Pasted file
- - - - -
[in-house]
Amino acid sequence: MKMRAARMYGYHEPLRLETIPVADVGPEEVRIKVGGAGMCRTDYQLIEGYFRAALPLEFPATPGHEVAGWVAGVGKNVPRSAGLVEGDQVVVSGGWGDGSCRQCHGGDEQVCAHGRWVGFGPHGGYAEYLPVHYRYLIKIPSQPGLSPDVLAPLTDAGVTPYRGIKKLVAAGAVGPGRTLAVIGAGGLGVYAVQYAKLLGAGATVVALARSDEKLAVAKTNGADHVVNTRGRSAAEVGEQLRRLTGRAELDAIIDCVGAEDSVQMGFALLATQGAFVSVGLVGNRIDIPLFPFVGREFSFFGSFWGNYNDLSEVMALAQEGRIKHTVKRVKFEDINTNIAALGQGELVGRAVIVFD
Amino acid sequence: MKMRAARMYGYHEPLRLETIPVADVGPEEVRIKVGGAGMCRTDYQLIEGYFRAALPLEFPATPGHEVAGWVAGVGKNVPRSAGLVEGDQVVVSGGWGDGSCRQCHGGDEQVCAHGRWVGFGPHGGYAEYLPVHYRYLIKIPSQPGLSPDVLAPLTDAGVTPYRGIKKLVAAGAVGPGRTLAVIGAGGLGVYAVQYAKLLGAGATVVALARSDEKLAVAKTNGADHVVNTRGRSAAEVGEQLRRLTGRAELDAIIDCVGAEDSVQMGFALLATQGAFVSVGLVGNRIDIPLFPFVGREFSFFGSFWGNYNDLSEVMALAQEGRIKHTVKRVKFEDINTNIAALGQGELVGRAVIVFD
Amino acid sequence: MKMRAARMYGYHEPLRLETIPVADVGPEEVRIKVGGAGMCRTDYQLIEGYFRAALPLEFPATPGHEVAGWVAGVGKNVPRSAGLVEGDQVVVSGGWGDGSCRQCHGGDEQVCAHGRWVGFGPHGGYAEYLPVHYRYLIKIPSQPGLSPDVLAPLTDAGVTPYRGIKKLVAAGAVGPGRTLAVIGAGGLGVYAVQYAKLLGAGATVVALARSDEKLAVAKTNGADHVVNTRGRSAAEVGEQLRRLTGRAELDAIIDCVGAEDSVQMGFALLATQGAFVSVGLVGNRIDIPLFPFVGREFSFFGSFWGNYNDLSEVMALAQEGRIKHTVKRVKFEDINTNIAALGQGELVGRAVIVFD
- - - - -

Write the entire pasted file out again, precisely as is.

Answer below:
[in-house]
Amino acid sequence: MKMRAARMYGYHEPLRLETIPVADVGPEEVRIKVGGAGMCRTDYQLIEGYFRAALPLEFPATPGHEVAGWVAGVGKNVPRSAGLVEGDQVVVSGGWGDGSCRQCHGGDEQVCAHGRWVGFGPHGGYAEYLPVHYRYLIKIPSQPGLSPDVLAPLTDAGVTPYRGIKKLVAAGAVGPGRTLAVIGAGGLGVYAVQYAKLLGAGATVVALARSDEKLAVAKTNGADHVVNTRGRSAAEVGEQLRRLTGRAELDAIIDCVGAEDSVQMGFALLATQGAFVSVGLVGNRIDIPLFPFVGREFSFFGSFWGNYNDLSEVMALAQEGRIKHTVKRVKFEDINTNIAALGQGELVGRAVIVFD
Amino acid sequence: MKMRAARMYGYHEPLRLETIPVADVGPEEVRIKVGGAGMCRTDYQLIEGYFRAALPLEFPATPGHEVAGWVAGVGKNVPRSAGLVEGDQVVVSGGWGDGSCRQCHGGDEQVCAHGRWVGFGPHGGYAEYLPVHYRYLIKIPSQPGLSPDVLAPLTDAGVTPYRGIKKLVAAGAVGPGRTLAVIGAGGLGVYAVQYAKLLGAGATVVALARSDEKLAVAKTNGADHVVNTRGRSAAEVGEQLRRLTGRAELDAIIDCVGAEDSVQMGFALLATQGAFVSVGLVGNRIDIPLFPFVGREFSFFGSFWGNYNDLSEVMALAQEGRIKHTVKRVKFEDINTNIAALGQGELVGRAVIVFD
Amino acid sequence: MKMRAARMYGYHEPLRLETIPVADVGPEEVRIKVGGAGMCRTDYQLIEGYFRAALPLEFPATPGHEVAGWVAGVGKNVPRSAGLVEGDQVVVSGGWGDGSCRQCHGGDEQVCAHGRWVGFGPHGGYAEYLPVHYRYLIKIPSQPGLSPDVLAPLTDAGVTPYRGIKKLVAAGAVGPGRTLAVIGAGGLGVYAVQYAKLLGAGATVVALARSDEKLAVAKTNGADHVVNTRGRSAAEVGEQLRRLTGRAELDAIIDCVGAEDSVQMGFALLATQGAFVSVGLVGNRIDIPLFPFVGREFSFFGSFWGNYNDLSEVMALAQEGRIKHTVKRVKFEDINTNIAALGQGELVGRAVIVFD